Photographers often complain that “Facebook crunched my photo”. If you use the correct Lightroom export settings for web and print you’ll avoid your image quality being ruined by social media platforms. Lightroom export settings can be very confusing at first, so in this tutorial you’ll learn the best export settings for Lightroom for:
- How to export raw files from Lightroom
If you’re not a Lightroom user, you’ll still find these export settings helpful as I’ve included information on resizing images for web and social media and they can be used with other editing programs.
To avoid the social media crunch we’ll cover
- How to export images from Lightroom for Facebook
- Facebook image sizes best settings
And while we’re on the subject of best export settings for social media, let’s not forget Instagram. How could we as photographers?! So I’ve also included information on Lightroom exporting for Instagram. No more poor quality images on Facebook or Instagram social media platforms!
But before we can get to the photo exporting stage, we first need to select images for exporting.
How to export images from Adobe Lightroom
You can select a single image to export or export multiple images at once. The process is the same once you’ve selected your images.
Selecting multiple images to export in Lightroom
To select several consecutive images at once you can either:
- Click the first image
- Hold down shift
- Click the last image
Or to select several images that aren’t next to each other:
- Click the first image
- Hold down Command (Apple) or Control (Windows)
- Select each image you want to export
Step 1 – Open export dialog box to export from Lightroom
After selecting the image or images you want to export you have four different ways to open the export dialog box where you enter your export options:
- Right click and select Export from the menu
- Click File in the menu bar on top and select Export from the drop down menu
- Use the export keyboard shortcut by pressing Ctrl Shift E (Windows) or Cmd Shift E (Mac)
- In the Library Module click the Export button in the lower left panel
The first three export options can be used in both the Library Module and the Develop Module, however, the Develop Module doesn’t have an Export button.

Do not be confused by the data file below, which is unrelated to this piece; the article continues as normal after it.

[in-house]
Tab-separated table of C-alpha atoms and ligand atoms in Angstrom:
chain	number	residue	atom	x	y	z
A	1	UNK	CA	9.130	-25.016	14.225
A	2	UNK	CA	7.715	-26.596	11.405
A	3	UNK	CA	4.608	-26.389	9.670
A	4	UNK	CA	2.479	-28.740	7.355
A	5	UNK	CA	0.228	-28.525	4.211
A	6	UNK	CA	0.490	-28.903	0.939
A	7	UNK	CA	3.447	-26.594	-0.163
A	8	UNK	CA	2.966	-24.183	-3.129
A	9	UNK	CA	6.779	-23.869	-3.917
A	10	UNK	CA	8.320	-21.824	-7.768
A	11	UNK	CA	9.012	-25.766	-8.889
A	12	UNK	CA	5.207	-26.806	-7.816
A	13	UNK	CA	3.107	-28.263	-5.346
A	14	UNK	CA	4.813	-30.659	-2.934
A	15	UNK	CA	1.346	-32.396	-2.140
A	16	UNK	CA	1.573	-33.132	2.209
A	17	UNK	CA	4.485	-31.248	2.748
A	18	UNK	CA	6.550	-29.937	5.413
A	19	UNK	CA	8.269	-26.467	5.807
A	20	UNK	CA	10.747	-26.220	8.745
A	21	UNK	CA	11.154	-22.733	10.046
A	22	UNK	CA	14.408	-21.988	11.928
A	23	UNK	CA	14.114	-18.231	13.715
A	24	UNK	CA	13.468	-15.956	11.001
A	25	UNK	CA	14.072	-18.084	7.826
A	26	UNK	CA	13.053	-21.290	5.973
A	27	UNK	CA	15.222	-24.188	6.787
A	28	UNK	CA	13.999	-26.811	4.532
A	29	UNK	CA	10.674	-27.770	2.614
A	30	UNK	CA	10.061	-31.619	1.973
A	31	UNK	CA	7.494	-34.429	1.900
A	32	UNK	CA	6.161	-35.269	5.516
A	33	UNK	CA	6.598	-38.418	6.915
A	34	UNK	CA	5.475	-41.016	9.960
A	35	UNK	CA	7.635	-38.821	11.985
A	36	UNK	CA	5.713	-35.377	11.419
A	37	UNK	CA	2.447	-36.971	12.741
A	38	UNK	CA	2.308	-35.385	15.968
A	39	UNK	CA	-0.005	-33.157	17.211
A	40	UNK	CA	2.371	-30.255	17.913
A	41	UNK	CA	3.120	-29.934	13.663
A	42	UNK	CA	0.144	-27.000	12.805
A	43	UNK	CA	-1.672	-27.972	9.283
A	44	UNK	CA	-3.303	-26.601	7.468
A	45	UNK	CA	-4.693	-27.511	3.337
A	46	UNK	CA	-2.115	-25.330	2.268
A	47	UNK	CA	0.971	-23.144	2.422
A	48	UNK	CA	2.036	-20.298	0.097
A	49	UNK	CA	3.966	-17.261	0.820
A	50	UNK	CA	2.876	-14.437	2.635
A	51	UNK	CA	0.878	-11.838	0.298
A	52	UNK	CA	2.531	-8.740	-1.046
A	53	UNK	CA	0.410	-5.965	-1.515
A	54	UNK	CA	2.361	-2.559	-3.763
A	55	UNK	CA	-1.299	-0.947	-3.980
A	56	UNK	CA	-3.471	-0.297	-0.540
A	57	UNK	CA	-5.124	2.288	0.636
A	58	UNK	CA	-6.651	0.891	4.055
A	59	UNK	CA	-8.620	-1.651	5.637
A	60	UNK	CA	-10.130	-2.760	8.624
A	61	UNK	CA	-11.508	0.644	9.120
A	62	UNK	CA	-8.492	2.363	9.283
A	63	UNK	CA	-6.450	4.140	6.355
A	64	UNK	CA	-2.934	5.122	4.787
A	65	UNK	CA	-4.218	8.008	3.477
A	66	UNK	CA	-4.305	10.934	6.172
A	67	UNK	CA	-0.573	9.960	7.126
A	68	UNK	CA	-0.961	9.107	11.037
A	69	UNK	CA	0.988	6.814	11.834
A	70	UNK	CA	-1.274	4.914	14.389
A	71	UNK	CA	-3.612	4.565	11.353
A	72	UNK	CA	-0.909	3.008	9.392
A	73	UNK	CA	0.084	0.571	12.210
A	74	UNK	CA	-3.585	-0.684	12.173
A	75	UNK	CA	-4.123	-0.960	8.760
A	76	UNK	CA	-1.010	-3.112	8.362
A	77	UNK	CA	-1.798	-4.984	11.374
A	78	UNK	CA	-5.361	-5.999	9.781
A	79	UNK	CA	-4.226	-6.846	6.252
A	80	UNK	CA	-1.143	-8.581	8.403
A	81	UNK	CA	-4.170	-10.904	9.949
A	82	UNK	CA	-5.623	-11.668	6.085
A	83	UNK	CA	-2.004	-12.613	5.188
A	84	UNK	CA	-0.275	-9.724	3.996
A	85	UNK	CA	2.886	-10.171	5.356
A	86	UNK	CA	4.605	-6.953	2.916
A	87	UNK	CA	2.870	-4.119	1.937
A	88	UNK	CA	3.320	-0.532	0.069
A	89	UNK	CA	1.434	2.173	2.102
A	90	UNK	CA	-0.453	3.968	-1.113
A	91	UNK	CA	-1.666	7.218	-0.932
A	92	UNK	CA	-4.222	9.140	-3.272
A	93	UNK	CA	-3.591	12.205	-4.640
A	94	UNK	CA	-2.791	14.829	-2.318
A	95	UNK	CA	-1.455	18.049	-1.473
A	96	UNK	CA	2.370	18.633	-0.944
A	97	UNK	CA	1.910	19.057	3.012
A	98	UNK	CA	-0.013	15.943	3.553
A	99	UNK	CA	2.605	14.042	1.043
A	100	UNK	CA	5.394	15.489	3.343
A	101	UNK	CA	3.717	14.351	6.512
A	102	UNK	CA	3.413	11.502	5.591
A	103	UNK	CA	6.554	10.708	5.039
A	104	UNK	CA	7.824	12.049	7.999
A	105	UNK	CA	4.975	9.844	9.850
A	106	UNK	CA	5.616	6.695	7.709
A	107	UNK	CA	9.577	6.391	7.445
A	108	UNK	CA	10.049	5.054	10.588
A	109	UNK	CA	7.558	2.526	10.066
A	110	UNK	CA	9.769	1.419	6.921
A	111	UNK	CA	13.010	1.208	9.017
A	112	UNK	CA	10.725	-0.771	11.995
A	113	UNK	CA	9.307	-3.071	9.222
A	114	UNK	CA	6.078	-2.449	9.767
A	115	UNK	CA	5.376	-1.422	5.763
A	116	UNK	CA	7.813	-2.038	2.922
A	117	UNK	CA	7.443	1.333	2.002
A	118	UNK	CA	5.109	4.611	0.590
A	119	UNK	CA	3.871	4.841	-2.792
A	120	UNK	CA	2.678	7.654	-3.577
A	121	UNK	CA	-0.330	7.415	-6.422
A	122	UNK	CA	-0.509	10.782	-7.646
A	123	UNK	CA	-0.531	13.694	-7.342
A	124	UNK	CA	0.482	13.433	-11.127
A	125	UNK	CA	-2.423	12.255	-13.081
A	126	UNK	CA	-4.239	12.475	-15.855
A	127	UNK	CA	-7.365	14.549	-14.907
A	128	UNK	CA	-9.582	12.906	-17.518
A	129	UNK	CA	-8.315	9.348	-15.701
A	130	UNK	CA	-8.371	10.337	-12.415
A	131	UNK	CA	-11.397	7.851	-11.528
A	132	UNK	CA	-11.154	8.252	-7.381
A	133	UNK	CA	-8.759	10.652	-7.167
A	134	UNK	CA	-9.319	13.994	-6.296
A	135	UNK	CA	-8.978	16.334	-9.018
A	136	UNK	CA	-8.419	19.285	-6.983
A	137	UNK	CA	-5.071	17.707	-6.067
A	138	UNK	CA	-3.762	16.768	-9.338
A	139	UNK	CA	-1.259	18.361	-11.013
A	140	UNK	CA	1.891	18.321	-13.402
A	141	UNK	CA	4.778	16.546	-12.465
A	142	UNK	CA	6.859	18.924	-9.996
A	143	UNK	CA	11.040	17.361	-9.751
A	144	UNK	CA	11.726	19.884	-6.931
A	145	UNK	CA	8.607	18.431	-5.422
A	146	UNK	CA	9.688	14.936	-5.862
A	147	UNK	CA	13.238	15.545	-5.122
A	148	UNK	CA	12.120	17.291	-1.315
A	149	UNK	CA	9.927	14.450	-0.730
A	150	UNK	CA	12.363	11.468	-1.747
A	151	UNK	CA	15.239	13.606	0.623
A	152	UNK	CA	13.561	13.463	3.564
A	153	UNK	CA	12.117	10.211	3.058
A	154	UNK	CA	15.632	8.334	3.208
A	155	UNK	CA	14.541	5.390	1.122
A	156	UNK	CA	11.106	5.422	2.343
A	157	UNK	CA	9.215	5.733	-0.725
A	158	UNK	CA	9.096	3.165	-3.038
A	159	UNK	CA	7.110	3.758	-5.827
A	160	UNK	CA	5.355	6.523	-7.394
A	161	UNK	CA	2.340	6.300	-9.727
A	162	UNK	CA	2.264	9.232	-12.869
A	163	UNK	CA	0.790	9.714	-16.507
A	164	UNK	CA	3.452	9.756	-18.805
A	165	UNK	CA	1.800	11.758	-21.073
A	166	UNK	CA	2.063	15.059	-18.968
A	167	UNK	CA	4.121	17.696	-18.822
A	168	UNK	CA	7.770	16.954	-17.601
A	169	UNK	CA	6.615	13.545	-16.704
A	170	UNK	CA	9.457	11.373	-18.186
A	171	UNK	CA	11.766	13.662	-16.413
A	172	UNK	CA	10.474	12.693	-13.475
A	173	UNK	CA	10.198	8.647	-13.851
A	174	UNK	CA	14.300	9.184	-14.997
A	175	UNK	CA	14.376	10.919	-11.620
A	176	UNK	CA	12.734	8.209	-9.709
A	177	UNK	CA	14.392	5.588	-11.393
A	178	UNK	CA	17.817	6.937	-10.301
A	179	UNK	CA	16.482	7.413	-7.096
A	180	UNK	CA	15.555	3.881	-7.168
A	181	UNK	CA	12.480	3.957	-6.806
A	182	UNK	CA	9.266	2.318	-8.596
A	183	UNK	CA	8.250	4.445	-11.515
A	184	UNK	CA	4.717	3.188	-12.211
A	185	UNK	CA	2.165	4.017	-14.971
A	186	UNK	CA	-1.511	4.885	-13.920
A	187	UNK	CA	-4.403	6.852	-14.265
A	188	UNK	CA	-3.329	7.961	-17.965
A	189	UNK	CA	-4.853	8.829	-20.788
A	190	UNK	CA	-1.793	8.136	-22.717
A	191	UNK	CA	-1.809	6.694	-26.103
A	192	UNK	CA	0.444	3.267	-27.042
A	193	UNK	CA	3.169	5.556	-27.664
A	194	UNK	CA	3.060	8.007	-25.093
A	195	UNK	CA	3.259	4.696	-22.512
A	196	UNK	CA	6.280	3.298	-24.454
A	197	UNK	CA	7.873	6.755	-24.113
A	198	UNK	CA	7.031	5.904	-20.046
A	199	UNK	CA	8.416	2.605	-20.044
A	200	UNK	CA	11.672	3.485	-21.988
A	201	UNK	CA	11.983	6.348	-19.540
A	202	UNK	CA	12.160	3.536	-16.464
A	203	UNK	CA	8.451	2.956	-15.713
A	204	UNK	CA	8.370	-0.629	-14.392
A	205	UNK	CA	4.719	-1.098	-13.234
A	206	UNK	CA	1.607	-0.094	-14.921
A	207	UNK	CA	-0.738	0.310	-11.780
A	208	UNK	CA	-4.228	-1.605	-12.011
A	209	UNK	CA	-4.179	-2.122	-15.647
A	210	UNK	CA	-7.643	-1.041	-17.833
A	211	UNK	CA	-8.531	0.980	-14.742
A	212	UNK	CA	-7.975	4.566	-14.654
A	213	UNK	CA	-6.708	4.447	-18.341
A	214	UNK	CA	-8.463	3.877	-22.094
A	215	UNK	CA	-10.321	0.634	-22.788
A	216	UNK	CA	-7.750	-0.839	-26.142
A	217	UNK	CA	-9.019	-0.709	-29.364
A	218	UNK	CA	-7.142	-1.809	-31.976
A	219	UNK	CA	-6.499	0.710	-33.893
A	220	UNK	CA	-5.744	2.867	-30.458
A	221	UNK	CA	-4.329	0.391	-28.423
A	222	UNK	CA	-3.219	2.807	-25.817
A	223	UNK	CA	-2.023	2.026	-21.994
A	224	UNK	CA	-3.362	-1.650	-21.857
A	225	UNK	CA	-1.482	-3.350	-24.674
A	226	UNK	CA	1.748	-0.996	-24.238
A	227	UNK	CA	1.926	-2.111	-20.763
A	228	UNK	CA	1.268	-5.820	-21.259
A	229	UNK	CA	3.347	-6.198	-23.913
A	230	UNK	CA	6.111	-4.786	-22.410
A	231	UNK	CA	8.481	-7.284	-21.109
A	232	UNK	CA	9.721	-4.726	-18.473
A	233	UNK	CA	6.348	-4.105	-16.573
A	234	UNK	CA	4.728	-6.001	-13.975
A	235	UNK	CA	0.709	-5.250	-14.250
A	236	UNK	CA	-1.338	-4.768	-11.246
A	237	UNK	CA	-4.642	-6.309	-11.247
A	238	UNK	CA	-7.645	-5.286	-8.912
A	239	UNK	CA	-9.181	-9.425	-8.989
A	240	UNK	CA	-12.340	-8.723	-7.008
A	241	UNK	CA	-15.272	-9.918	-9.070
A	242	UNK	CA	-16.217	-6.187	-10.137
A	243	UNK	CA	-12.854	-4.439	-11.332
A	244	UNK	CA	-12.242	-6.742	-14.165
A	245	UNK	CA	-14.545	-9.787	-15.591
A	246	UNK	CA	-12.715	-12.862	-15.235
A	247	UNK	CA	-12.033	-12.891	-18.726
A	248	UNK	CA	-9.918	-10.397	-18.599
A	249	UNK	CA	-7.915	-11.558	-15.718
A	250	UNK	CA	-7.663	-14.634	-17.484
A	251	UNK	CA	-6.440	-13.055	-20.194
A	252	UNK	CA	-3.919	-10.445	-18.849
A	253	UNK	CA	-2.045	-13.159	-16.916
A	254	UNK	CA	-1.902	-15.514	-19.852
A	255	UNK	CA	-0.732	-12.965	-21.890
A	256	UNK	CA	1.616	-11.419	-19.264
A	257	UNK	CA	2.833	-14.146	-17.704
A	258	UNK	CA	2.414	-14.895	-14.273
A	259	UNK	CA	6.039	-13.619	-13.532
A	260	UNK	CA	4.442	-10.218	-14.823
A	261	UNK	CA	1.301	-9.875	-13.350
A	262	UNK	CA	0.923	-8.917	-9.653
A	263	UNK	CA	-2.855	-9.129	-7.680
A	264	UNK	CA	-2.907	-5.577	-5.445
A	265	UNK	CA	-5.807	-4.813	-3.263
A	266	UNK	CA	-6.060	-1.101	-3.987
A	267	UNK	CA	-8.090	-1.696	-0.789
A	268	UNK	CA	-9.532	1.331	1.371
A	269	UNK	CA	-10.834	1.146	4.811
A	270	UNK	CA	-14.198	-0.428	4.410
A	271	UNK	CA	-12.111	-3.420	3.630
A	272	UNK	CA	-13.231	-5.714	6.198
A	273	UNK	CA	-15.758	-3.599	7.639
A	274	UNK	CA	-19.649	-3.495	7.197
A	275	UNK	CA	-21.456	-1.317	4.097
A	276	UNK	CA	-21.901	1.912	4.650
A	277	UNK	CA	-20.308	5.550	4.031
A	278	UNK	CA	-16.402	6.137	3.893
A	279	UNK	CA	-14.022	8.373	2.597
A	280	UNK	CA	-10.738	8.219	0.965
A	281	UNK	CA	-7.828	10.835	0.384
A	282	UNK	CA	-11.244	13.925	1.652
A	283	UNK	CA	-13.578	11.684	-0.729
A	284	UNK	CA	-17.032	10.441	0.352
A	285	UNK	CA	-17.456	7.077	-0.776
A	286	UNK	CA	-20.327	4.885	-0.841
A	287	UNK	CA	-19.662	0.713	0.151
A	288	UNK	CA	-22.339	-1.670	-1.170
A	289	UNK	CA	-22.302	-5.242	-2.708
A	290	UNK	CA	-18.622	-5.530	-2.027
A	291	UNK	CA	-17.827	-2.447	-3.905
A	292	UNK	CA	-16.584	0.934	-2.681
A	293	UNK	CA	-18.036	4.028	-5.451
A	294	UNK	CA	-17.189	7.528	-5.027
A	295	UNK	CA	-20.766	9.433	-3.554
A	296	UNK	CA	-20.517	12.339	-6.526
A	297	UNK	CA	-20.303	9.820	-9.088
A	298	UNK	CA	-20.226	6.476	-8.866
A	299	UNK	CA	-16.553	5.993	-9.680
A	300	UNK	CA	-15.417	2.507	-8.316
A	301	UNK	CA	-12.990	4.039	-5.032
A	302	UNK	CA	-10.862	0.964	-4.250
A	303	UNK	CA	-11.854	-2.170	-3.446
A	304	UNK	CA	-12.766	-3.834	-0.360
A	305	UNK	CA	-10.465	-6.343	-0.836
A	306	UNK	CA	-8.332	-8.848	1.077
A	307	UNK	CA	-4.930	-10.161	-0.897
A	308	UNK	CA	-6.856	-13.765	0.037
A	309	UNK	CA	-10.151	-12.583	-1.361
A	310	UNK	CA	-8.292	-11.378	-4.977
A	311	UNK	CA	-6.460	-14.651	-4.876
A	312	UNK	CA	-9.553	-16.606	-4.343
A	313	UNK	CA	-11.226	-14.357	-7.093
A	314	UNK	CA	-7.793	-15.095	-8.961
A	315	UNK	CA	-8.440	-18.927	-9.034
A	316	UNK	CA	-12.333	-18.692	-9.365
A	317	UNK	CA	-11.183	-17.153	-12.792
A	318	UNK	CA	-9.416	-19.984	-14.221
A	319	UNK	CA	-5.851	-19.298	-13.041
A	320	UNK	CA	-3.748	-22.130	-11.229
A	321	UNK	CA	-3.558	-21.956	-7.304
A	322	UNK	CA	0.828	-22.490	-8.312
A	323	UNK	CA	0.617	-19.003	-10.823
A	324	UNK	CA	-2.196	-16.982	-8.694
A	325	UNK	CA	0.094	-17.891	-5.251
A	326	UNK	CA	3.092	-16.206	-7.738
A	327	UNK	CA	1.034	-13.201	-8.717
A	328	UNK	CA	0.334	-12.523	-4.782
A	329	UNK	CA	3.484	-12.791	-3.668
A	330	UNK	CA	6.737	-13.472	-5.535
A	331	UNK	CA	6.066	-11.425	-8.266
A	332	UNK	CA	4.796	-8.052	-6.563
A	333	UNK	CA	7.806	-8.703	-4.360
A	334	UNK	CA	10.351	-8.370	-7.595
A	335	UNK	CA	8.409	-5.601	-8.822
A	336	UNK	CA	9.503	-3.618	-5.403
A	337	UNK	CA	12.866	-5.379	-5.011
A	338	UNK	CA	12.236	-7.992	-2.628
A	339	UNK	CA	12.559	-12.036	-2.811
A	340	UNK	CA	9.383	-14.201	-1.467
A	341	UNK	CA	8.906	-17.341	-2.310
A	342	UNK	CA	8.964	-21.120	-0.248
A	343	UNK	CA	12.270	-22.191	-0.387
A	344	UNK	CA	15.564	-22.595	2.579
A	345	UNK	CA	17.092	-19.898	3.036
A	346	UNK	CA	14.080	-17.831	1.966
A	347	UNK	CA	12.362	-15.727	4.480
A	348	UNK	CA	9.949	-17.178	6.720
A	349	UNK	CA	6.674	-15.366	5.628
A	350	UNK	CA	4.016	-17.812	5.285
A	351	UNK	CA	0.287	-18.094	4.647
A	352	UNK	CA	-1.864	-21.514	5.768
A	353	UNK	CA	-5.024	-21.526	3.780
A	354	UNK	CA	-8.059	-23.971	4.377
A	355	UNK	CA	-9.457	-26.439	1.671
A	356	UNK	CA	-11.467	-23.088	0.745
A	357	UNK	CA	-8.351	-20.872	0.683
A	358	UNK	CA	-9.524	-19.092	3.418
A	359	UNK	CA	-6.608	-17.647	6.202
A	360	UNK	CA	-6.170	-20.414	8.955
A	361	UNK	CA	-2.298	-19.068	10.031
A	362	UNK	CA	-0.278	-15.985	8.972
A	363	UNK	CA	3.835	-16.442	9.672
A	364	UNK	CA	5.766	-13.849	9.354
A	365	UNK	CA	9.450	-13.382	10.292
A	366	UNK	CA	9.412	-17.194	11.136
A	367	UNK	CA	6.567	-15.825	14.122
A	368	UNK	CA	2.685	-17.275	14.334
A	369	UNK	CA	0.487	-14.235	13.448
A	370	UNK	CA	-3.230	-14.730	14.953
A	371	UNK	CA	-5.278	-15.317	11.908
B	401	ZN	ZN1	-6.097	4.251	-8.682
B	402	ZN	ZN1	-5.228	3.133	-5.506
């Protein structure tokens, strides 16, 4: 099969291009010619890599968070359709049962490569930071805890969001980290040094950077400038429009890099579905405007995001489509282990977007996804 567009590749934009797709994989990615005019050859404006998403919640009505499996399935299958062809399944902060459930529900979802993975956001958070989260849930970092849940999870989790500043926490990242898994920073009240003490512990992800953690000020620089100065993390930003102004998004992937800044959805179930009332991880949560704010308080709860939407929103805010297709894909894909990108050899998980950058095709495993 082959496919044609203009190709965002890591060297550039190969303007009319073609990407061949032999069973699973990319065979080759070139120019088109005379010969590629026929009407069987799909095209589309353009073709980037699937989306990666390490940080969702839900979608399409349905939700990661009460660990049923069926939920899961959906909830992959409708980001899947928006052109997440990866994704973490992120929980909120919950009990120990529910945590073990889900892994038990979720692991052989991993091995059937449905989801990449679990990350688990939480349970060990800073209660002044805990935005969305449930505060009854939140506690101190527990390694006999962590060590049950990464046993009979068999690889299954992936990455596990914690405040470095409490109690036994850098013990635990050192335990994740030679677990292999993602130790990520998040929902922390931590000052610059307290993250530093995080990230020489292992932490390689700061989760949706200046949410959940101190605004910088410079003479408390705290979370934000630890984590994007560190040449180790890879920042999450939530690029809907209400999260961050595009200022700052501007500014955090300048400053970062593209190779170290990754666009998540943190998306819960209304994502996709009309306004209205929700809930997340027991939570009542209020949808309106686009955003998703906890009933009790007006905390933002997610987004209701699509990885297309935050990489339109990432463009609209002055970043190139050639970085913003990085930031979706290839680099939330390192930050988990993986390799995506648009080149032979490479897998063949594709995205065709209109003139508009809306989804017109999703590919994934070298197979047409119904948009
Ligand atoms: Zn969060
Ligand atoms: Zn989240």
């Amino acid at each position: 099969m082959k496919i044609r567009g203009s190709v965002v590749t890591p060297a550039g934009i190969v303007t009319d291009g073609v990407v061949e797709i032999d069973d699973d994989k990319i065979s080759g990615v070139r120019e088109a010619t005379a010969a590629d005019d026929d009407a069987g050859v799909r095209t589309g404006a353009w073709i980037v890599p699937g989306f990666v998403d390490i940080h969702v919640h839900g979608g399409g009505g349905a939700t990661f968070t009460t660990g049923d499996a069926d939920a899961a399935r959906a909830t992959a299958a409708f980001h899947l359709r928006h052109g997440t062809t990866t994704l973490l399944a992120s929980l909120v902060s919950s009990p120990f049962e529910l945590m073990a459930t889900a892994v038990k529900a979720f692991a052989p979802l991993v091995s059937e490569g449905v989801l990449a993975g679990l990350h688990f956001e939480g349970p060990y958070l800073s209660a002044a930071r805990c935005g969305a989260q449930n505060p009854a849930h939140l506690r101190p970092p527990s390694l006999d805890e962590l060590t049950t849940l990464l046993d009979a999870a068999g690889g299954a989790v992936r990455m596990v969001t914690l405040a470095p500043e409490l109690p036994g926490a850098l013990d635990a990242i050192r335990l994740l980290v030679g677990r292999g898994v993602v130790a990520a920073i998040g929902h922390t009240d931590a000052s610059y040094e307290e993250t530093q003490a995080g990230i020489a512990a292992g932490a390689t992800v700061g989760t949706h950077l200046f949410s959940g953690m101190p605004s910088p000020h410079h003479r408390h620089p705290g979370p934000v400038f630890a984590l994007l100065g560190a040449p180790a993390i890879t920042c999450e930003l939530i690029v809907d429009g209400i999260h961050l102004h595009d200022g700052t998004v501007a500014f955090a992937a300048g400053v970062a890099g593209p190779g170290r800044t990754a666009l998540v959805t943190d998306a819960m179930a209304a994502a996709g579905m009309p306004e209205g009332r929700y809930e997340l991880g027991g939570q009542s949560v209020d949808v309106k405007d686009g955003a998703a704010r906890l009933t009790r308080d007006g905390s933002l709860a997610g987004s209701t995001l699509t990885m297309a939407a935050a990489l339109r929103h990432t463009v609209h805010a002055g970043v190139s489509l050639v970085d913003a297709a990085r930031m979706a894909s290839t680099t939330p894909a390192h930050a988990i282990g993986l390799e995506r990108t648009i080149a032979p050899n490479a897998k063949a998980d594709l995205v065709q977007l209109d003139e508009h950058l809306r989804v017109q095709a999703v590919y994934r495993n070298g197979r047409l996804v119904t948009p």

Quick Lightroom exporting trick
Here’s a really quick way to export additional images to the same destination you’ve just used:
- Select Export with Previous
This skips the dialog box and exports images in exactly the same way as the previous time you did it. To do this:
- Click File in the top menu bar or
- Right click
Step 2 – enter export options in the Export Dialog Box
Okay, so now that the Lightroom Export Dialog box is open, you have different options to export images for for different uses:
- Online use – social media sites and websites
So, starting from the top of the dialog box…
Export Location – where to save your photos on export from Lightroom
At the very top of the export dialog box, under Export To, click on Hard Drive then:
- Select Specific Folder from the Export To dropdown menu
- Click the Choose button and select the folder you want to save to
- Leave other tick boxes unchecked
- Under Existing Files select Ask what to do in the dropdown menu
File naming export settings – set or change the filename of photos on export
Even if you’ve already renamed your original images in Lightroom, you can also rename files on export, or choose to keep the filename as it is. Your file naming export options are:
- Custom Name – set a custom name for your exported photo
- Custom Name – Original File Number – assign a custom name to precede the Lightroom filename of your photo
- Custom Name – Sequence – for exporting several images at once with the same custom name. Remember to set what number you want to start numbering from, e.g. start the numbering at 1.
- Custom Name – (x of y) – use to export several images at once with the same custom name to indicate how many images are in the sequence and where in the sequence each image fits. Again, remember to set the start number
- Date – Filename – adds the date the photo was taken from the metadata, followed by the filename
- Filename – the filename as it appears in your Lightroom catalog
- Filename – Sequence – for exporting several images at once with the filename as it appears in your Lightroom Catalog followed by the sequence number. Remember to set the starting number.
- Edit – opens the Filename Template Editor. I use this most and it’s so useful it needs further explanation!
When you open the Filename Template Editor by selecting Edit from the list you can edit any of the above file naming settings, but you have also have two ways to edit the file name:
- Click edit and enter your settings. The last used file naming settings will show, but you can enter any of the different options from the dialog box, or type in any text of your choice.
- Use a filename option as a base and then adjust it. This is a quick way to make a slight change to a setting. So if you click on any of the options then click edit, that file naming option shows and you can adjust it to suit your needs. For example, click Custom Name – Sequence, then click Edit to open the Filename Template Editor dialog box.